“Everybody knows everybody.” said Fuller. “ and there’s a peacefulness that affects everybody. Even the dogs don’t chase cats here.”

The community’s physical features are varied, too.

It is still mostly wooded and is served by two narrow, twisting roads.

Near one home, rusty cars sit, slowly turning to dust. Near other homes, dozens of $100,000 sailboats bob in the water, a symbol of leisure and wealth that many here will never know.

There are few, large waterfront homes. There are, as well, about a half a dozen aging mobile homes perched precariously on hill mounted cinder blocks.

But the bulk of the community’s buildings are modest, one-family homes that reflect the 1950s. A number of them have American flags in front yards.

About two dozen of these homes have been renovated with grants from the federal Office of Housing and Urban Development and stand out handsomely.

Despite the clear boundary separating the whites and blacks, there appears to be no racial tension.

“There is a line between the communities, definitely,” said Robin Fuller, daughter of Frank. “But it doesn’t cause a problem.”

“Most of the black kids and white kids here when I was young played together and grew up together. There’s no reason for any racism,” said Arthur Thomas whose family live on Forest Beach Road.

“People here would never dream about fussing with their neighbor’s dog. In town people might call the police,” said Fuller. “Here, you just go talk to your neighbor… whether he’s white or black

“The community really holds together,” added Loretta Turner, 59, a Forest Beach resident who, 20 years ago, created the Browns Woods Improvement Association. “There’s been no squabbling between neighbors. Everybody’s supportive of each other.”

Fuller, who knew people within the community before he moved in, said that had he not known anybody, the process of making friends would have been in an arduous one.

“People here would be unfriendly to you unless you knew them ahead of time. You’d be an outlander,” he said.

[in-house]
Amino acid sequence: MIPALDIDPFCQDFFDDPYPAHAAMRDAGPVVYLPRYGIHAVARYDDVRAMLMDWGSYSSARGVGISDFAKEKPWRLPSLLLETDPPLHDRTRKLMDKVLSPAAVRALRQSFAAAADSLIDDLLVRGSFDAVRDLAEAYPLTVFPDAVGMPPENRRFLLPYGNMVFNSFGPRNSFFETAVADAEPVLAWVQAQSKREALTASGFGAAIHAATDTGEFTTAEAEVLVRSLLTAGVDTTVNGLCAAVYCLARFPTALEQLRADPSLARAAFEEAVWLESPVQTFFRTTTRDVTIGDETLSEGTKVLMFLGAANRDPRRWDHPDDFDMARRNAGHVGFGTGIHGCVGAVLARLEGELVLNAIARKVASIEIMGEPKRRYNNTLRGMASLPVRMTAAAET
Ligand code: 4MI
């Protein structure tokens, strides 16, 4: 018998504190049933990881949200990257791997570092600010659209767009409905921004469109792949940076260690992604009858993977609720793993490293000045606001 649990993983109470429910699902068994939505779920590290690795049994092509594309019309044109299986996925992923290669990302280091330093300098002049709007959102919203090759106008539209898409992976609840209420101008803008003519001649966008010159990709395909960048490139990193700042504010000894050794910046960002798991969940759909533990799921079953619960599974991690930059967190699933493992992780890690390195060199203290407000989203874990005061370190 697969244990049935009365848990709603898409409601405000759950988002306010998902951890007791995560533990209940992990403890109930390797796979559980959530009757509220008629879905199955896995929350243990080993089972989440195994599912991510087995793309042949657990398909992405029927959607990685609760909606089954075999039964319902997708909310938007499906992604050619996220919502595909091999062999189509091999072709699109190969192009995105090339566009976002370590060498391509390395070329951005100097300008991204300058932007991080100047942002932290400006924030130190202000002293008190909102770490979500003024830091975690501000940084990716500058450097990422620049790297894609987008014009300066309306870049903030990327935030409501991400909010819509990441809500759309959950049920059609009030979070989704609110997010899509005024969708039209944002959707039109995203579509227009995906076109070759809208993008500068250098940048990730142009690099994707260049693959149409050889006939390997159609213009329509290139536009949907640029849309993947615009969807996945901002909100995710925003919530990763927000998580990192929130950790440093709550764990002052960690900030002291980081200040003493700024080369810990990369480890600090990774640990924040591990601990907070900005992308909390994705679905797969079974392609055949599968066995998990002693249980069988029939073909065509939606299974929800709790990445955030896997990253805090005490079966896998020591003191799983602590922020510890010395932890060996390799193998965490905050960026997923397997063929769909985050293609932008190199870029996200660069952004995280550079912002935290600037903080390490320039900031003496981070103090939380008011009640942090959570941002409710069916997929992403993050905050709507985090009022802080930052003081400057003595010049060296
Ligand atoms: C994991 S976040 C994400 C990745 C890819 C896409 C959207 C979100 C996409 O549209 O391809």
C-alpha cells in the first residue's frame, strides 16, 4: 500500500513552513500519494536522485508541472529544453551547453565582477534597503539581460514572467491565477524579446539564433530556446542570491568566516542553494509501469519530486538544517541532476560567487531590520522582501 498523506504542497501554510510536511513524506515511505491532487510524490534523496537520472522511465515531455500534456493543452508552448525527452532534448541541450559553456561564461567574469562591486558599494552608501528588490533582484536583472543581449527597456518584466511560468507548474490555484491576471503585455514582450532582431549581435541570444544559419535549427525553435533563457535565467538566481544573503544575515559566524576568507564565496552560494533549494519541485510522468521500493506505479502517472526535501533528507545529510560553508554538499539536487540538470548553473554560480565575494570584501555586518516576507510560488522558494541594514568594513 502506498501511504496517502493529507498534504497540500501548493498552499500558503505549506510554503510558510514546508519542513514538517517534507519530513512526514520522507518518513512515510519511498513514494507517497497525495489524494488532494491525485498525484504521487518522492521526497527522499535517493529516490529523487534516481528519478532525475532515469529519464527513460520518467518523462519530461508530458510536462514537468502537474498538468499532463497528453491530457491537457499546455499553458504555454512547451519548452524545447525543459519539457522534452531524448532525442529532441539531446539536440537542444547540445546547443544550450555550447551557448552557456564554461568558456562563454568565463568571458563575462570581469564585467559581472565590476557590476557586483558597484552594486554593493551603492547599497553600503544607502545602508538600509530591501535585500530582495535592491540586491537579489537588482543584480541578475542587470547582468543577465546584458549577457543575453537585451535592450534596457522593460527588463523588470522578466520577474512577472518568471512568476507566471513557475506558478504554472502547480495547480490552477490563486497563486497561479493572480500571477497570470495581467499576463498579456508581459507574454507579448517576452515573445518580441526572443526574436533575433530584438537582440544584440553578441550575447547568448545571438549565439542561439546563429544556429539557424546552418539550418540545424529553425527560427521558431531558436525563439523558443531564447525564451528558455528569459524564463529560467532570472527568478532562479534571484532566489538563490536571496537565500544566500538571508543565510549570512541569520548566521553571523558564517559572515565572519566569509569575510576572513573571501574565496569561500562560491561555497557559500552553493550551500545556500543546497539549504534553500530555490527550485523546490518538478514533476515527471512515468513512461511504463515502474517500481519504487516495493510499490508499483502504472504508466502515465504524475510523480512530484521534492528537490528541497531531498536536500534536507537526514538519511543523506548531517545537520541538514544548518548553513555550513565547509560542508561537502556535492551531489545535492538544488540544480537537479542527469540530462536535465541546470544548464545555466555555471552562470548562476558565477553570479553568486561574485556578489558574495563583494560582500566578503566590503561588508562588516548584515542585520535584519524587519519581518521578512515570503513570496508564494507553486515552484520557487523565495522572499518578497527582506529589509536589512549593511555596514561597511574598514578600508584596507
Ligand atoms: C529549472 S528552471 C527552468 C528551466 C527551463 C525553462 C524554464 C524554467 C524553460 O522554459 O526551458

Those who have lived in the community a whole confirm Fuller’s assessment but say that once you are accepted, you are accepted.

“New people do come into the community and along with them comes changes. Most people don’t like the change, but in time, the new people get known in the community,” said Mrs. Turner.

Crime in this community is a problem. Although the county police department says it rarely gets as much as onc call a month from the area, residents say crime occurs more frequently. They are careful to lock their doors.

“It used to be that you didn’t have to worry about locking your doors when you went to bed or went out. Now, you’d be crazy to leave them unlocked.” said Maude Brashears, a life-long resident of Orchard Road whose ancestors bought a portion of Joshua Brown’s plantation.

“You’re always hearing about this neighbor or that who got his boat motor stolen or his house broken into,” said John Willard Sr., owner of Willard’s Boat Yard and a resident since 1951. “But I think it’s pretty safe. Nobody’s going around here killing anybody…. It’s not a bad idea to lock your doors and nail down whatever you can, though.”

Willard raised his son, John Willard Jr., who in turn, is raising his own 2 year old son here.

“I like the idea of raising my family here. I’m settled and I feel safe.” said the younger Willard.

“It is nice,” agreed his wife, Kim, who has lived in Browns Woods for two years. “Being close to the water and having so much space gives you a real cushion from the rest of the world.”

Today, Browns Woods has most of the modern conveniences : public water, electricity, roads and telephones.

However, the area does not have sewer service, is hit occasionally by extended power blackouts one, several recalled, lasted 14 days and saw residents congregating around neighbors wells which had hand pumps) and residents can’t get some of the more sophisticated functions with their phones, such as call waiting and direct dial on overseas calls.

“Life is a lot easier than it used to be,” said Forest Beach Drive resident Lucille Adams. “We used to have to carry water up a hill from a spring. Now we can just turn on the faucet.”

Her brother, Arthur Thomas, remembers having to walk the 5 miles to and from Bates Junior High School everyday.

Now, children in the community have bus service to either Broadneck Senior High School, Magothy or Severn River middle schools and Arnold Elementary School.

Making life even easier, noted Mrs. Turner is the practice of making their presence known to the people in the right places.

“We’re a small black community and people usually like to overlook small, black communities,” she said. “I’ve always told people here that the best way to get respect is to be a registered voter…. That advice has paid off. Every time it snows, you just watch. We are one of the first communities getting plowed – even before a lot of the white communities.”